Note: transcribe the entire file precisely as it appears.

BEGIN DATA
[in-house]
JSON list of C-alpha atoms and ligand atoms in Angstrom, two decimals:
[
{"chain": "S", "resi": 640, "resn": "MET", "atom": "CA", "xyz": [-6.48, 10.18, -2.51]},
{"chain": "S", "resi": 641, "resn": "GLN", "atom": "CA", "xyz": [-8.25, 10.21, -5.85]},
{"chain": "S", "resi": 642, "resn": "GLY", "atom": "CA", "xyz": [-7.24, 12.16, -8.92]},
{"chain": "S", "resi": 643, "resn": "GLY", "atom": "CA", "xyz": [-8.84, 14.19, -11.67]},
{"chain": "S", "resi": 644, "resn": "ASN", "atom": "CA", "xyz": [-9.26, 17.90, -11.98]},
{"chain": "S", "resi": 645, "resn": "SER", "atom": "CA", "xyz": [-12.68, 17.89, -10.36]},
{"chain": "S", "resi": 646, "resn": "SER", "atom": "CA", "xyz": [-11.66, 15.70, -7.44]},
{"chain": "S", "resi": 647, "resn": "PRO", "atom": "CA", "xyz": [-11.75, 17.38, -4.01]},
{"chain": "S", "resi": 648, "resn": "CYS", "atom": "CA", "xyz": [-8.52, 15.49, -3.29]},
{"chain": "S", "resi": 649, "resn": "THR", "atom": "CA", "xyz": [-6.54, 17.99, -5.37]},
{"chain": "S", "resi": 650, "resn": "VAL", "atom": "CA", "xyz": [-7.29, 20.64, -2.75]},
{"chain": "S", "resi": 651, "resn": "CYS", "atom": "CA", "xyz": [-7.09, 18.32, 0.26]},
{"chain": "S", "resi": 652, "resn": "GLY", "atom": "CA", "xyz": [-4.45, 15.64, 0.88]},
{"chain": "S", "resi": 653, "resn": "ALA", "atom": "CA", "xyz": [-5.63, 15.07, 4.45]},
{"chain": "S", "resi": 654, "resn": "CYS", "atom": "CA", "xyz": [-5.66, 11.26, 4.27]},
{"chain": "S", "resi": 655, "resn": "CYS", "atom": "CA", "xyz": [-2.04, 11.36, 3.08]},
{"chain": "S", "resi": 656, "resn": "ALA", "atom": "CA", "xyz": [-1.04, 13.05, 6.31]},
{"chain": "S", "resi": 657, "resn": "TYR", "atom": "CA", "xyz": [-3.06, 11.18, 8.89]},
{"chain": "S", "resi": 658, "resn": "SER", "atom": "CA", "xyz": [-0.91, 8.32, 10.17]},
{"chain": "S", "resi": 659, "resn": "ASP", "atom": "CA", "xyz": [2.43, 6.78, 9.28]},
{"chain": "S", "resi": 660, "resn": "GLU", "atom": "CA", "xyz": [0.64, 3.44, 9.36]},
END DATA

[in-house]
JSON list of C-alpha atoms and ligand atoms in Angstrom, two decimals:
[
{"chain": "S", "resi": 640, "resn": "MET", "atom": "CA", "xyz": [-6.48, 10.18, -2.51]},
{"chain": "S", "resi": 641, "resn": "GLN", "atom": "CA", "xyz": [-8.25, 10.21, -5.85]},
{"chain": "S", "resi": 642, "resn": "GLY", "atom": "CA", "xyz": [-7.24, 12.16, -8.92]},
{"chain": "S", "resi": 643, "resn": "GLY", "atom": "CA", "xyz": [-8.84, 14.19, -11.67]},
{"chain": "S", "resi": 644, "resn": "ASN", "atom": "CA", "xyz": [-9.26, 17.90, -11.98]},
{"chain": "S", "resi": 645, "resn": "SER", "atom": "CA", "xyz": [-12.68, 17.89, -10.36]},
{"chain": "S", "resi": 646, "resn": "SER", "atom": "CA", "xyz": [-11.66, 15.70, -7.44]},
{"chain": "S", "resi": 647, "resn": "PRO", "atom": "CA", "xyz": [-11.75, 17.38, -4.01]},
{"chain": "S", "resi": 648, "resn": "CYS", "atom": "CA", "xyz": [-8.52, 15.49, -3.29]},
{"chain": "S", "resi": 649, "resn": "THR", "atom": "CA", "xyz": [-6.54, 17.99, -5.37]},
{"chain": "S", "resi": 650, "resn": "VAL", "atom": "CA", "xyz": [-7.29, 20.64, -2.75]},
{"chain": "S", "resi": 651, "resn": "CYS", "atom": "CA", "xyz": [-7.09, 18.32, 0.26]},
{"chain": "S", "resi": 652, "resn": "GLY", "atom": "CA", "xyz": [-4.45, 15.64, 0.88]},
{"chain": "S", "resi": 653, "resn": "ALA", "atom": "CA", "xyz": [-5.63, 15.07, 4.45]},
{"chain": "S", "resi": 654, "resn": "CYS", "atom": "CA", "xyz": [-5.66, 11.26, 4.27]},
{"chain": "S", "resi": 655, "resn": "CYS", "atom": "CA", "xyz": [-2.04, 11.36, 3.08]},
{"chain": "S", "resi": 656, "resn": "ALA", "atom": "CA", "xyz": [-1.04, 13.05, 6.31]},
{"chain": "S", "resi": 657, "resn": "TYR", "atom": "CA", "xyz": [-3.06, 11.18, 8.89]},
{"chain": "S", "resi": 658, "resn": "SER", "atom": "CA", "xyz": [-0.91, 8.32, 10.17]},
{"chain": "S", "resi": 659, "resn": "ASP", "atom": "CA", "xyz": [2.43, 6.78, 9.28]},
{"chain": "S", "resi": 660, "resn": "GLU", "atom": "CA", "xyz": [0.64, 3.44, 9.36]},